Kim’s return to service had one problem, his Korean heritage could actually be an imperative to him being able to fight because military intelligence was looking for Korean-Americans that could speak Korean to translate for them. Young-oak Kim did not want to be interpreter; he wanted back in the infantry leading soldiers and thus pretended to not speak Korean. Then with the help of some of his former infantry connections from World War II Kim was able to secure a spot as an intelligence officer in the 31st Infantry Regiment of the 7th Infantry Division.

Korean War Service

Serving as an intelligence officer with the 31st Infantry Regiment Kim was used to do more then just intelligence work. Due to his prior combat experience Kim was also used as an operation officer and personally led many combat missions that rescued trapped allied troops. A few months later Kim was used to command a group of South Korean guerrillas. Kim was awarded both a Silver and Bronze Stars for his actions leading this guerrilla group. However, it was during this time leading this guerrilla unit that Kim suffered his most serious injuries from the war. Due to their position well north of allied lines, Kim’s group was mistaken for enemy soldiers and artillery was called on their position.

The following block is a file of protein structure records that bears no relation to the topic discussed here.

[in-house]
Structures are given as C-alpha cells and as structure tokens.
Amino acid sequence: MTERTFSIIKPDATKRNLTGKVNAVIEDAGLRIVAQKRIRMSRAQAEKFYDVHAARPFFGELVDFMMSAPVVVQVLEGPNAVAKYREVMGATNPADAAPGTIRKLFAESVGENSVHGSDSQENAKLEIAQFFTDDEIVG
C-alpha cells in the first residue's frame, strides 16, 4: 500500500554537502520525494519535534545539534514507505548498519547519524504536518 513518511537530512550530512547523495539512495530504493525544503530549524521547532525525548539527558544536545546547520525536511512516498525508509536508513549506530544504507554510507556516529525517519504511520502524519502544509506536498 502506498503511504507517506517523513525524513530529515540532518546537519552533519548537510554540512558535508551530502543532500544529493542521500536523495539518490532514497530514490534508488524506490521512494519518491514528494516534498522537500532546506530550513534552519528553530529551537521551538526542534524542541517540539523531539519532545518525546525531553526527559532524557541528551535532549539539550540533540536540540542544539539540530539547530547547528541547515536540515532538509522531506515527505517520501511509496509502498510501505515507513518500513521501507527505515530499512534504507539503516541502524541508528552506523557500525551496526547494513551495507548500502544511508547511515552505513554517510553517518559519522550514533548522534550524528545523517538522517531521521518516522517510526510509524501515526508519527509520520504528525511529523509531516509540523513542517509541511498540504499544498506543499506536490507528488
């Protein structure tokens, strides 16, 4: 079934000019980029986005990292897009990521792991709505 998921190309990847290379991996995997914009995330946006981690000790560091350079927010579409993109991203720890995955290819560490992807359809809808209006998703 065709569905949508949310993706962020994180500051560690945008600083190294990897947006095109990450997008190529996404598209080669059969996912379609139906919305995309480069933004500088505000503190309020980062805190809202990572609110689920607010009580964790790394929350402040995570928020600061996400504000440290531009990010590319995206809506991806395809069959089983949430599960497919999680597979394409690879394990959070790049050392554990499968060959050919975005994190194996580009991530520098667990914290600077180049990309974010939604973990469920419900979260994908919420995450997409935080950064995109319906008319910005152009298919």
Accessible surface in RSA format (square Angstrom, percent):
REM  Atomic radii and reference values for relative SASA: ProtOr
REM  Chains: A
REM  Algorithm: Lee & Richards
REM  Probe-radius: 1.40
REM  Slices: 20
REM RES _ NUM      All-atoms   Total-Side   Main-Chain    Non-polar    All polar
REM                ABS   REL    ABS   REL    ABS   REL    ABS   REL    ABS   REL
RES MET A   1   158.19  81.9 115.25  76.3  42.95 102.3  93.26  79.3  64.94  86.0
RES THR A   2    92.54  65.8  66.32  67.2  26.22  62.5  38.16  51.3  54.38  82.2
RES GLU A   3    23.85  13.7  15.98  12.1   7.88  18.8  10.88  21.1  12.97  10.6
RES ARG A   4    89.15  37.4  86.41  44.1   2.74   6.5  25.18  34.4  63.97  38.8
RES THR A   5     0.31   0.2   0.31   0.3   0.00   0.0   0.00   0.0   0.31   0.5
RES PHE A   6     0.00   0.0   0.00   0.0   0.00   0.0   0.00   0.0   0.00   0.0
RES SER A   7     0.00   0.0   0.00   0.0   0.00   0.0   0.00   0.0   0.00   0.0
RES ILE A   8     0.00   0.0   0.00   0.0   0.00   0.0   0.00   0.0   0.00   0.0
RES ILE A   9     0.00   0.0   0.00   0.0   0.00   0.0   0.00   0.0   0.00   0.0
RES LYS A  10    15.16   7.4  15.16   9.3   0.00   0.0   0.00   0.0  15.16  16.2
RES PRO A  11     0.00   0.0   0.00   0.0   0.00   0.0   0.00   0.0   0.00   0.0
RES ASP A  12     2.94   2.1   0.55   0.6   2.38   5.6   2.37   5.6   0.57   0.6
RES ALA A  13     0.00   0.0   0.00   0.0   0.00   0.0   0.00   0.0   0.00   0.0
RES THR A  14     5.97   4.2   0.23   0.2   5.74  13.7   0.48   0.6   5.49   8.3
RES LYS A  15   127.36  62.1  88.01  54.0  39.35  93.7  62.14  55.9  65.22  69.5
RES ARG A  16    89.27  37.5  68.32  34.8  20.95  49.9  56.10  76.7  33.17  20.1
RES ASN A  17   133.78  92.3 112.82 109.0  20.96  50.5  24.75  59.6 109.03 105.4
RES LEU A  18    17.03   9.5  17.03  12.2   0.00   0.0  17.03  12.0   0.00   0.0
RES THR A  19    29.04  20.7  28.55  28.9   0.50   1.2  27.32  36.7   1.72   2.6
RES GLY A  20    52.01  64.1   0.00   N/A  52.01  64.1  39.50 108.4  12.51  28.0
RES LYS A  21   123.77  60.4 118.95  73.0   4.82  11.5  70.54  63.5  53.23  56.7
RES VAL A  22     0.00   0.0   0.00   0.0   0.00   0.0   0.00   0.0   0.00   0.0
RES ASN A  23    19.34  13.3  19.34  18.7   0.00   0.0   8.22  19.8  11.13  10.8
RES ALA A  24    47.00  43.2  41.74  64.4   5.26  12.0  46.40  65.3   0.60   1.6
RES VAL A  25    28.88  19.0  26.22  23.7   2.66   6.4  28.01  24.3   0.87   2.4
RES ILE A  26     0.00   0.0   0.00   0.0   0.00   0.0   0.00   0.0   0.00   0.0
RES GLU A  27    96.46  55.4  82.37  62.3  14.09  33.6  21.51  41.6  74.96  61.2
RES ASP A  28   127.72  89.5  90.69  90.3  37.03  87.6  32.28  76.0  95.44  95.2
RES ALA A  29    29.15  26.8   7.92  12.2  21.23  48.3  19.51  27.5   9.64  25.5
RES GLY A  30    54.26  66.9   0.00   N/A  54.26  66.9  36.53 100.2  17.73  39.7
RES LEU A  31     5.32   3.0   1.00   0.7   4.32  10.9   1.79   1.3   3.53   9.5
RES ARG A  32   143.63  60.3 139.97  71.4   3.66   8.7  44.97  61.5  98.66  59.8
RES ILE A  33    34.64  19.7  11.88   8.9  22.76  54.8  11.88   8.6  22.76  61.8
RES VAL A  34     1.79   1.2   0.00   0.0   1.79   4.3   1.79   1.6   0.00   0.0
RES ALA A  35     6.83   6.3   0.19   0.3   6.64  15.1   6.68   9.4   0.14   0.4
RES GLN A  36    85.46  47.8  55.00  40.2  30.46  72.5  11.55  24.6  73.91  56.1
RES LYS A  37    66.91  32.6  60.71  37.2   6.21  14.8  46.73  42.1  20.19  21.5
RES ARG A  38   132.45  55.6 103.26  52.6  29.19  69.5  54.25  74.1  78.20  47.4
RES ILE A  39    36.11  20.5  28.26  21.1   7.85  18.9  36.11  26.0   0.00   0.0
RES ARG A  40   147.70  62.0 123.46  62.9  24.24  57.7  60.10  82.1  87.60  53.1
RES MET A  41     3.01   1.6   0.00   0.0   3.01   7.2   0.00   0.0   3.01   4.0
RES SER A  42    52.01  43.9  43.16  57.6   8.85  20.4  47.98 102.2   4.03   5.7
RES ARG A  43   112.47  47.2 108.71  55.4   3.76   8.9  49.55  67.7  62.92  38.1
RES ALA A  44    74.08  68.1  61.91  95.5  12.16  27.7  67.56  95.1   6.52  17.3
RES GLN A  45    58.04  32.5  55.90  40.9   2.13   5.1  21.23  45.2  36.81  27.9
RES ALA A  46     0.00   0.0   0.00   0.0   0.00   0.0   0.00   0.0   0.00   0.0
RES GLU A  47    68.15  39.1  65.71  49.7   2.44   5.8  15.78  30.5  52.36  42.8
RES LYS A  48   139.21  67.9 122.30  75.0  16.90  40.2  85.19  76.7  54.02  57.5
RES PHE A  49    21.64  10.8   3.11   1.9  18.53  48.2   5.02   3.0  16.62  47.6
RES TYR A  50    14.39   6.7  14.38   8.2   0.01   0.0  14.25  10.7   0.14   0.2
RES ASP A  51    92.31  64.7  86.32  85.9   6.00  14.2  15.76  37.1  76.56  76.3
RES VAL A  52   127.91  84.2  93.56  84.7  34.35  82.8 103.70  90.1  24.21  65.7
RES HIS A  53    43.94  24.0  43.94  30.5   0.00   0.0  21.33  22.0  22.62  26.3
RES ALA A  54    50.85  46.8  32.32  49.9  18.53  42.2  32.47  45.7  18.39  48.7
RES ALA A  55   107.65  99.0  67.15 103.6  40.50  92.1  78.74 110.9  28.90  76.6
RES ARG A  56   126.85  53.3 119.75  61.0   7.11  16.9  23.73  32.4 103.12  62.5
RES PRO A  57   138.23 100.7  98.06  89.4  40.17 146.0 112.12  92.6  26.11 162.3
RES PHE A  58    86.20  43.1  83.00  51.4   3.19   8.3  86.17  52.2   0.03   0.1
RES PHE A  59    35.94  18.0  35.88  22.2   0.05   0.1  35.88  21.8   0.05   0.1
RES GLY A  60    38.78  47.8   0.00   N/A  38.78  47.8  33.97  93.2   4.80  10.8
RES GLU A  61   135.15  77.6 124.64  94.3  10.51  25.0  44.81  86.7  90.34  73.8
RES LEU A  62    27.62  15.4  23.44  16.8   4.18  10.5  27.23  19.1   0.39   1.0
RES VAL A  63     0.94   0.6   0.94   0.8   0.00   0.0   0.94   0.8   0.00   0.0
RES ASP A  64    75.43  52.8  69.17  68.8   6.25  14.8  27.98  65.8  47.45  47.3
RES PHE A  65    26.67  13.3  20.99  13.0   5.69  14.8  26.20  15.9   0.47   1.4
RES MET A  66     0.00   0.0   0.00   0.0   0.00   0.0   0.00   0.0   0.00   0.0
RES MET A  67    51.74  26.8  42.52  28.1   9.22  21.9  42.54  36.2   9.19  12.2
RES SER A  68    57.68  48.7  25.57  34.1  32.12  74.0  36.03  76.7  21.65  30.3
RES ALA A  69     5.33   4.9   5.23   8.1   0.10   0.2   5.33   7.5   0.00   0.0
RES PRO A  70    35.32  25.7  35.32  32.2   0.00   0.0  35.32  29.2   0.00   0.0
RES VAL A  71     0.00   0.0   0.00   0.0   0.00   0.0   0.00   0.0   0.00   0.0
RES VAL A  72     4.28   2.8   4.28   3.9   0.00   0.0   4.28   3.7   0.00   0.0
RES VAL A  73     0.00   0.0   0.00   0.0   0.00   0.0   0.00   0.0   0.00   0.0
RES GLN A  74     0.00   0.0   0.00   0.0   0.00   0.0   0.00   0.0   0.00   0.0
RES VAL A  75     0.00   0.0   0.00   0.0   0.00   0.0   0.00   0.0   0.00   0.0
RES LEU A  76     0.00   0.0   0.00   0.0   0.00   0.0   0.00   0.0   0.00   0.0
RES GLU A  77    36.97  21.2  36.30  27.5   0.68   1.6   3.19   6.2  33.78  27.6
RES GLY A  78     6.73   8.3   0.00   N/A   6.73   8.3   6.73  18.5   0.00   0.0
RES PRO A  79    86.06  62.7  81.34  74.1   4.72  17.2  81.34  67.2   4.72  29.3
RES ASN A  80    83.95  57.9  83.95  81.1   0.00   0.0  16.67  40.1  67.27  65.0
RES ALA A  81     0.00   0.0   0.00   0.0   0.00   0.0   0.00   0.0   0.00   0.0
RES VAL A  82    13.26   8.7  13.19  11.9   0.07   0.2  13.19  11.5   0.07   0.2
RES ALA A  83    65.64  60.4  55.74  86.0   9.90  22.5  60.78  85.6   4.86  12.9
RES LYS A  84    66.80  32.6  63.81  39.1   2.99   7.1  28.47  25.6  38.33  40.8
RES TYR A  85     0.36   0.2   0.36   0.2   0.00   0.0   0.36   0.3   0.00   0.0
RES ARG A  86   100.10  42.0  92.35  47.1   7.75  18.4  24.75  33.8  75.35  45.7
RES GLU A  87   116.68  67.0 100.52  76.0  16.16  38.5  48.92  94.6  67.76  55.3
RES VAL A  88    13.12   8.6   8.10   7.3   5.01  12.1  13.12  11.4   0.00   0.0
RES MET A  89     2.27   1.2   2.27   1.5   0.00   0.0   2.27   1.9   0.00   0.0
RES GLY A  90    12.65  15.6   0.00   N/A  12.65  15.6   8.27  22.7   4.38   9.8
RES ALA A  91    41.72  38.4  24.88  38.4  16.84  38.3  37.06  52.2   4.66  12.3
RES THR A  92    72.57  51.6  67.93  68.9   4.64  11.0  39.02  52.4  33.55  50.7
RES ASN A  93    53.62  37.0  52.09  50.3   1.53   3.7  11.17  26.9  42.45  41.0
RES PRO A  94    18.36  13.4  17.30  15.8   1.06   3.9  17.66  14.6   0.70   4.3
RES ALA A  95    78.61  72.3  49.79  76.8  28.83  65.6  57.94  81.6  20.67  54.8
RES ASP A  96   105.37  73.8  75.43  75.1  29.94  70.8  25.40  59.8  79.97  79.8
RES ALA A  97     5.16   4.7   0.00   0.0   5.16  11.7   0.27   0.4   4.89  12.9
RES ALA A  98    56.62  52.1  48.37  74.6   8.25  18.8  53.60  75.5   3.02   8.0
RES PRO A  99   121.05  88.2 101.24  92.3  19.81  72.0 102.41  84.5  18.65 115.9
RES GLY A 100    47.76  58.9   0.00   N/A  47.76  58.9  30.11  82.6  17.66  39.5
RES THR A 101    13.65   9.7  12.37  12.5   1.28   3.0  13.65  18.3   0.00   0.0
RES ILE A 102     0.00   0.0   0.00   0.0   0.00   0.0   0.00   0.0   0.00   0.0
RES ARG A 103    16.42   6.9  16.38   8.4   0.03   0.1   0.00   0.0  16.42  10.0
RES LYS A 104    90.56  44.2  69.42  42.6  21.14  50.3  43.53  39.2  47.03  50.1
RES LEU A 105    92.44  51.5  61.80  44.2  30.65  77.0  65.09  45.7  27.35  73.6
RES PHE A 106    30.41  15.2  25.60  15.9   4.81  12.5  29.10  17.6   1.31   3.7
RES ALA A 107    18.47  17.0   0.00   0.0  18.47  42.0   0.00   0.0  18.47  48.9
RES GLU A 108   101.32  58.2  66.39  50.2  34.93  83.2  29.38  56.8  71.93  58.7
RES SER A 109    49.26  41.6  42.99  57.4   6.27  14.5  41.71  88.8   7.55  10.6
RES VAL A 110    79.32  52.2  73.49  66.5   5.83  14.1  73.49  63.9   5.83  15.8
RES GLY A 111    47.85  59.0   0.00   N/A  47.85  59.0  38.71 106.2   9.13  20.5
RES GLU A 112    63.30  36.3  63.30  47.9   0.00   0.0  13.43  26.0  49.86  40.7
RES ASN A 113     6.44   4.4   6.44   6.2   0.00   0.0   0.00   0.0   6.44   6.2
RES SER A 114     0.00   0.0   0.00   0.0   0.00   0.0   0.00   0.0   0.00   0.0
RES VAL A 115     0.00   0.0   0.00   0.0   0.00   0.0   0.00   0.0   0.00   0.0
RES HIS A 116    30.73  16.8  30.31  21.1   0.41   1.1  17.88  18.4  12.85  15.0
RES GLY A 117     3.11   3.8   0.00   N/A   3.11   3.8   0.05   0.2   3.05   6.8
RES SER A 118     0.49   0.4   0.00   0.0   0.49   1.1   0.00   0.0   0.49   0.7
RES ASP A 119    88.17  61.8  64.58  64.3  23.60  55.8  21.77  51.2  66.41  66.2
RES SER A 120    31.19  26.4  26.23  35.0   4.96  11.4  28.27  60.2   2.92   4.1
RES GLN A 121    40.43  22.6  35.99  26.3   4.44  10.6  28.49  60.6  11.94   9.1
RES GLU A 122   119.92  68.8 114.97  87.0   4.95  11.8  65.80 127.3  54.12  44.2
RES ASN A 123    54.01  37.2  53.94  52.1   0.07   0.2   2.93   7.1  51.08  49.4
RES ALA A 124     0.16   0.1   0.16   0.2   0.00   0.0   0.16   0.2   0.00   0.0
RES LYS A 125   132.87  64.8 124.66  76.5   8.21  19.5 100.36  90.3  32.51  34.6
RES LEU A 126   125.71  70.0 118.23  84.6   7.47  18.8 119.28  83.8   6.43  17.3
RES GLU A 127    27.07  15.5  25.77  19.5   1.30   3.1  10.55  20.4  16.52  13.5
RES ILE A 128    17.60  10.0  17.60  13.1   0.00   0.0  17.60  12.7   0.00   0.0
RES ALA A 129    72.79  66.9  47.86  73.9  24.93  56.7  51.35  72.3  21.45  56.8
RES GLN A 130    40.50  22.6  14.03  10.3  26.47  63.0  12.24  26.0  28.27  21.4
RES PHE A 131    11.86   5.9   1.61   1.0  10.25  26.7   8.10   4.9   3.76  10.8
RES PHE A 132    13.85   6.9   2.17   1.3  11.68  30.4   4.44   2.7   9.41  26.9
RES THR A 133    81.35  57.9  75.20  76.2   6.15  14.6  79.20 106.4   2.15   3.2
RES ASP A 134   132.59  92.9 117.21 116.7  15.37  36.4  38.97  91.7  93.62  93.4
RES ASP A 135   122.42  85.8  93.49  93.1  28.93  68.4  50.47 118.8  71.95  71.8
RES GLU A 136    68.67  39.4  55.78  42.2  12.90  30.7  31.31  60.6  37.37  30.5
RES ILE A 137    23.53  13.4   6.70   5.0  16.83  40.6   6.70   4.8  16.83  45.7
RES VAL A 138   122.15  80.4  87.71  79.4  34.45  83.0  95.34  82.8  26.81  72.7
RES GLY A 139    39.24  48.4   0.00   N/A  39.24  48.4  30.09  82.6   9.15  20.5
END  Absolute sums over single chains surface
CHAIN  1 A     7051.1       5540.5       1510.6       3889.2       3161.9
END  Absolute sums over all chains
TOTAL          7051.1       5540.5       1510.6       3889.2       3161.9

During the Korean War, Kim led the first American unit to cross the 38th Parallel. “We were close to five miles in front of the units on our right and our left when I got wounded. But it wasn’t the enemy artillery. It was our own artillery. They had a big investigation, but I don’t want to get involved in that.

“They shouldn’t have fired but they did, and they hit me along with several other people. They thought they were shooting at the enemy because we were so far ahead of the unit on our right and the left. They couldn’t believe that an American unit could be that far ahead. It had to be a Chinese [unit], they thought.